A docker image for infinum methylation analysis
Performing a differential methylation analysis of infinium array data requires an impressively large number of R packages, such as `minfi`, `missmethyl`, `limma`, `genomicRanges`, `DMRcate`, `bunpHunter` and many others. Each of these in turn are considered heavy packages as they each require many dependancies. This means it can take up to an hour to go from a vanilla R installation to one with all the needed packages installed. If you are using multiple computers you might find that these have slightly different versions of R, bioconductor and this large stack of dependancies, which could lead to different results. You may also find that it is difficult to install this large set of dependancies on shared systems, as some dependenncies might require installation of system libraries that need admin permissions to install.
The way I've tried to alleviate this problem is to install all my needed packages into a Docker image which can then be downloaded and run in a few minutes on a new system, rather than an hour. The image is based on bioconductor release version 3:14*, which uses R version 4.1.3 Visit the DockerHub image here to learn more.
On a system where docker is installed, you can run the following to get the image and then start an interactive shell:
docker pull mziemann/meth_analysis
docker run -it --entrypoint /bin/bash mziemann/meth_analysis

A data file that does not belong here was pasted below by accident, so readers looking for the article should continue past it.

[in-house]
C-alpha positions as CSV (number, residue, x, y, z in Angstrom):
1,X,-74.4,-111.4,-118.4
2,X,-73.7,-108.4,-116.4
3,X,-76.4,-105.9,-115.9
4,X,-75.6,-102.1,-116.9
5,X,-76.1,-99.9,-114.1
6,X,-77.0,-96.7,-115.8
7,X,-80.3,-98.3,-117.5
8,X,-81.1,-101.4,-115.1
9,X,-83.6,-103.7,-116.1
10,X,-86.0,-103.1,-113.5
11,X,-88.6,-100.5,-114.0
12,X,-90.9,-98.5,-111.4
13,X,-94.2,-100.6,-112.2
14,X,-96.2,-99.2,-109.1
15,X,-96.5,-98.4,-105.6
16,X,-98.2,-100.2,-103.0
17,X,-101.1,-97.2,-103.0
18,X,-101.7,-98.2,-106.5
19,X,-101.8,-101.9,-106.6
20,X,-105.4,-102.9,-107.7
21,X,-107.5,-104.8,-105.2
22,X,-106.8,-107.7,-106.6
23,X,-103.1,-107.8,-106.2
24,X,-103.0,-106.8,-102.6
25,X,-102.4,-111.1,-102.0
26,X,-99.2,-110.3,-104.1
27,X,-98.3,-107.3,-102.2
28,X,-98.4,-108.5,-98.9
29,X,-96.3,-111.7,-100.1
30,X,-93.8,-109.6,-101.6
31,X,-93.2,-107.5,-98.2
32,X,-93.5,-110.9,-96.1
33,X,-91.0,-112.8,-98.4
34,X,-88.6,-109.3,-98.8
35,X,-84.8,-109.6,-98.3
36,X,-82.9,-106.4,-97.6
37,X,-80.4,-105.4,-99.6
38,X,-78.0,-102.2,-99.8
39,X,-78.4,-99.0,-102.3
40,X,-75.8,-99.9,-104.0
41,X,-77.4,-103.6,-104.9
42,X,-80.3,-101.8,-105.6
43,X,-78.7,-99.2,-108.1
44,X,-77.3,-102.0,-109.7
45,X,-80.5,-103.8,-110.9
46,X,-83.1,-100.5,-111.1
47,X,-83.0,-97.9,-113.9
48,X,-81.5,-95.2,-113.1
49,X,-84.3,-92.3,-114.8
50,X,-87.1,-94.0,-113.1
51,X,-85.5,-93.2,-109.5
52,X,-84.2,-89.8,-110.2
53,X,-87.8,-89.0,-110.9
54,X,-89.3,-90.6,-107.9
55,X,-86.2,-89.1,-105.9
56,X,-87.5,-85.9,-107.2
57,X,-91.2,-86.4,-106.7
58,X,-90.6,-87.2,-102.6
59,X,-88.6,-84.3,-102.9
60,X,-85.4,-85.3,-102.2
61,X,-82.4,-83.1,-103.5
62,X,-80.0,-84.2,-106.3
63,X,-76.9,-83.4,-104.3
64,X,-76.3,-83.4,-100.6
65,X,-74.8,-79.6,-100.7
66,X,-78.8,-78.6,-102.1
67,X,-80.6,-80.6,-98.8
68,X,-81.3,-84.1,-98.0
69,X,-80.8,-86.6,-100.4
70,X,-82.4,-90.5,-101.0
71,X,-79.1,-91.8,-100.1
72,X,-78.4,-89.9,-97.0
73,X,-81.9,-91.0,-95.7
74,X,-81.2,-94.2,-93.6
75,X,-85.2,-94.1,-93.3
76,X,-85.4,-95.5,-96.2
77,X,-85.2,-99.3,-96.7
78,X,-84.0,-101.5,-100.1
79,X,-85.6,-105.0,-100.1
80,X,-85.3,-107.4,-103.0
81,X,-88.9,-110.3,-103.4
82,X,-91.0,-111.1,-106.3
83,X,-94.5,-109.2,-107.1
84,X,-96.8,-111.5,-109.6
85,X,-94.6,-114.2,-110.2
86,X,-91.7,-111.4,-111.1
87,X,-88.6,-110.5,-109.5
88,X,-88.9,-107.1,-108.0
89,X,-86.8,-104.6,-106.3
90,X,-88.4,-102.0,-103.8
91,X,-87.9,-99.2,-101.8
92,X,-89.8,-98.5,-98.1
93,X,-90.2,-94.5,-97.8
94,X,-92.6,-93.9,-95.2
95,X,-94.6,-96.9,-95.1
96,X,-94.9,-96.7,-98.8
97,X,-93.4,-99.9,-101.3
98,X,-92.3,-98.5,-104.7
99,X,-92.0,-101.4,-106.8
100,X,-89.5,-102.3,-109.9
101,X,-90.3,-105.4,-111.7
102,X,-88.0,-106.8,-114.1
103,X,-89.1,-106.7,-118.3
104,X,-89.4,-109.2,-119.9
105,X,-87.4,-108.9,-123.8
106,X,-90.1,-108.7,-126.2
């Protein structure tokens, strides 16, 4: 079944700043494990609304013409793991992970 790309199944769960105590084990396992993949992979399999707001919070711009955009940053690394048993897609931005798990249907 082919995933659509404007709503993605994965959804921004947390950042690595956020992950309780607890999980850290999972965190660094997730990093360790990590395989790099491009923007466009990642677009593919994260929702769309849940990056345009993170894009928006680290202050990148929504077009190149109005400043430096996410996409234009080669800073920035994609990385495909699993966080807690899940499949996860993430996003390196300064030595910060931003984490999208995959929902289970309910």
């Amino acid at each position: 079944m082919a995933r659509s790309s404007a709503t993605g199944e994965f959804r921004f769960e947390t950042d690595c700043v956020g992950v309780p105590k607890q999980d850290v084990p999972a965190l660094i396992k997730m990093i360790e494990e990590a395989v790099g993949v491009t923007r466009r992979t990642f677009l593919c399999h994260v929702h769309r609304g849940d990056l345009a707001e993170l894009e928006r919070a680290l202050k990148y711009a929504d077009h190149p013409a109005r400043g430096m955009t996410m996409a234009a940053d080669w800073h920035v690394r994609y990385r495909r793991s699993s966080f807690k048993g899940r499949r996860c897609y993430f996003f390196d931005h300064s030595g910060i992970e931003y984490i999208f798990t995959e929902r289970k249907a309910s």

Once inside the image, you can access all those dependancies, and perform those analyses. You can use the wormhole tool to copy results files out of the container, or just exit the container and then use docker cp command to fetch what you need.
For those of you on a shared system without docker or sudo access, you can still use this image, but you'll need to pick a tool like singularity or udocker which doesn't require root permissions. Personally I prefer udocker as it can be installed without sudo permissions, and the process is relatively simple. Once it is installed, you type the commands
udocker run mziemann/meth_analysis bash
udocker pull mziemann/meth_analysis
which will pull the image and start a new container. If you need to load some data into the container, this command can "mount" a folder into a location in the container so you can work with it.
udocker run --volume=/home/user/data:/analysis mziemann/meth_analysis /bin/bash
So feel free to remix the Dockerfile to your needs, create your own image for infinium methylation analysis with your favourite packages and rest easy that not only will your reproducibility be better, but installing stuff on a new computer will be a lot less painful.
*You may be wondering why I'm using a relatively old bioC version. The answer is that this is the newest one that can be supported on the server I'm using at my uni, which runs Ubuntu 20.04 LTS. I tried newer ones but it complained about missing system libraries that I could not fix.